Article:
echo DEVICE=eth0 > /fs/microsd/net.cfg
    echo BOOTPROTO=fallback >> /fs/microsd/net.cfg
    echo IPADDR= >> /fs/microsd/net.cfg
    echo NETMASK= >>/fs/microsd/net.cfg
    echo ROUTER= >>/fs/microsd/net.cfg
    echo DNS= >>/fs/microsd/net.cfg
  4. Once the network configuration has been set you can disconnect the USB cable.

  5. Reboot the flight controller to apply the settings.

Note that the above setup gives the flight controller an address on the Ethernet network. You also need to configure the Ethernet port to use MAVLink.

Ubuntu Ethernet Network Setup

If you're using Ubuntu for your ground station (or companion computer) then you can use netplan to configure the network.

Below we show how you write a setup to the netplan configuration file "/etc/netplan/01-network-manager-all.yaml", which would run on the same network as used by the PX4 setup above. Note that there are many more examples and instructions in the netplan documentation.

To setup the Ubuntu Computer:

  1. In a terminal, create and open a netplan configuration file: /etc/netplan/01-network-manager-all.yaml Below we do this using the nano text editor.

    sudo nano /etc/netplan/01-network-manager-all.yaml
  2. Copy and paste the following configuration information into the file (note: the indentations are important!):

      version: 2
      renderer: NetworkManager
                  addresses: []
                  - to:

    Save and exit the editor.

  3. Apply the netplan configuration by entering the following command into the Ubuntu terminal.

    sudo netplan apply

Companion Computer Ethernet Network Setup

The setup for a companion computer will depend on the companion computer's operating system.

A Linux operating system may support netplan, in which case the instructions would be the same as above, but using a unique IP address.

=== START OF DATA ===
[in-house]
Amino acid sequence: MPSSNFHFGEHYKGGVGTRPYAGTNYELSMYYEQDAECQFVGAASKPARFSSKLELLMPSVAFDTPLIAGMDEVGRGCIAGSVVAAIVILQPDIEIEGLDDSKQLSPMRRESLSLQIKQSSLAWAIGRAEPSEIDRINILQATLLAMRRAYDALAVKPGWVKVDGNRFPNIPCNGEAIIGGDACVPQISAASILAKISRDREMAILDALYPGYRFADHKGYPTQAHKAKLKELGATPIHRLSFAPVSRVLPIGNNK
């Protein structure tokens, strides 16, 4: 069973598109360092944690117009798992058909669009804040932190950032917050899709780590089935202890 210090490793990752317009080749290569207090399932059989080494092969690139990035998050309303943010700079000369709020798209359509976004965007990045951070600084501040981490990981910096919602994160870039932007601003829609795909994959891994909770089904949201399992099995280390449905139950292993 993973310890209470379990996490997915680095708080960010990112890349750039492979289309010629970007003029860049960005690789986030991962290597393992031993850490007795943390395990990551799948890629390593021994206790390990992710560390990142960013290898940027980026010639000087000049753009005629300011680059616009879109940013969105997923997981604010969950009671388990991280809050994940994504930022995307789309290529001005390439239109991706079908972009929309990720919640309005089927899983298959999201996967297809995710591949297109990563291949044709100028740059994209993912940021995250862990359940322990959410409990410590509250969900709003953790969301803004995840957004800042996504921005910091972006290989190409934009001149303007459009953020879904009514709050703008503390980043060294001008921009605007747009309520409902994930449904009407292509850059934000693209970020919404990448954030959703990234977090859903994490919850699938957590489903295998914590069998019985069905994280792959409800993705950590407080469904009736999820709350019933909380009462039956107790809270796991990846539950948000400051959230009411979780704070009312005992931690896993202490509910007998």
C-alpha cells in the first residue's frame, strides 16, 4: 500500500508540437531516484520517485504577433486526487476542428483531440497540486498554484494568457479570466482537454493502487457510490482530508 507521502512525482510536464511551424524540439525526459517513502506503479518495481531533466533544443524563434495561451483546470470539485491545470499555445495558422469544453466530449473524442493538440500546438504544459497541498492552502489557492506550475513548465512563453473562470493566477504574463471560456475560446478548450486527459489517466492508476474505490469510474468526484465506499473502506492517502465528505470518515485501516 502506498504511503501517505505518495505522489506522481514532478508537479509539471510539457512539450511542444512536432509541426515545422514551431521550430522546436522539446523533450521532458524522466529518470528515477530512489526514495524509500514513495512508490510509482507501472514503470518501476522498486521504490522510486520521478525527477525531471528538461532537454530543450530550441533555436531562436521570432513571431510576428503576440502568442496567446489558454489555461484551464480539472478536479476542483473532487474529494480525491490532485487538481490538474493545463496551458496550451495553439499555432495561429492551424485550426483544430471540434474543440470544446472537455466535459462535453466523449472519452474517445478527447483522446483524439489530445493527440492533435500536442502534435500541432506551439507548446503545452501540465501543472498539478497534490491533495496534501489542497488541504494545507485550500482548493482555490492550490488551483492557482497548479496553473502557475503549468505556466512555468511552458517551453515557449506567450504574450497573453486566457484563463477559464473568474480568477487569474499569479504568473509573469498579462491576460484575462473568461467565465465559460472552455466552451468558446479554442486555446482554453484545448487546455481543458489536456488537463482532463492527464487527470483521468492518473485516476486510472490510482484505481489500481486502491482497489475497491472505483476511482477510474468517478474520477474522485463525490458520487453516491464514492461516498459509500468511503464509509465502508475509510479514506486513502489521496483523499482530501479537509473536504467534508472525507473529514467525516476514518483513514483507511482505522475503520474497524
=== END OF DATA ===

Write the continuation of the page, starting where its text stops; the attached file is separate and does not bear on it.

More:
The Ethernet port configuration sets the properties of the serial link (which is how PX4 views the Ethernet connection). This includes the set of MAVLink messages that are streamed, the data rate, the UDP ports that a remote system can connect listen to, etc.

You must separately configure the PX4 IP address and other network settings (as shown previously).

PX4 configures the serial port to connect to a GCS via MAVLink, using the parameters shown below:

MAV_2_CONFIG1000Configure Ethernet port
MAV_2_BROADCAST1Broadcast HEARTBEAT messages
MAV_2_MODE0Send the "normal" set of MAVLink messages (i.e. the GCS set)
MAV_2_RADIO_CTL0Disable software throttling of MAVLink traffic
MAV_2_RATE100000Maximum sending rate
MAV_2_REMOTE_PRT14550MAVLink Remote Port of 14550 (GCS)
MAV_2_UDP_PRT14550MAVLink Network Port of 14550 (GCS)

Normally a companion computer would use port 14540 (rather than 14550) and stream the set of MAVLink messages specified in the Onboard profile. You can configure this setup by changing MAV_2_REMOTE_PRT and MAV_2_UDP_PRT to 14540 and MAV_2_MODE to 2 (Onboard). Note however that this will still work using the GCS profile.

For more information on MAVLink serial port configuration see MAVLink Peripherals (GCS/OSD/Companion)

QGroundControl Setup Example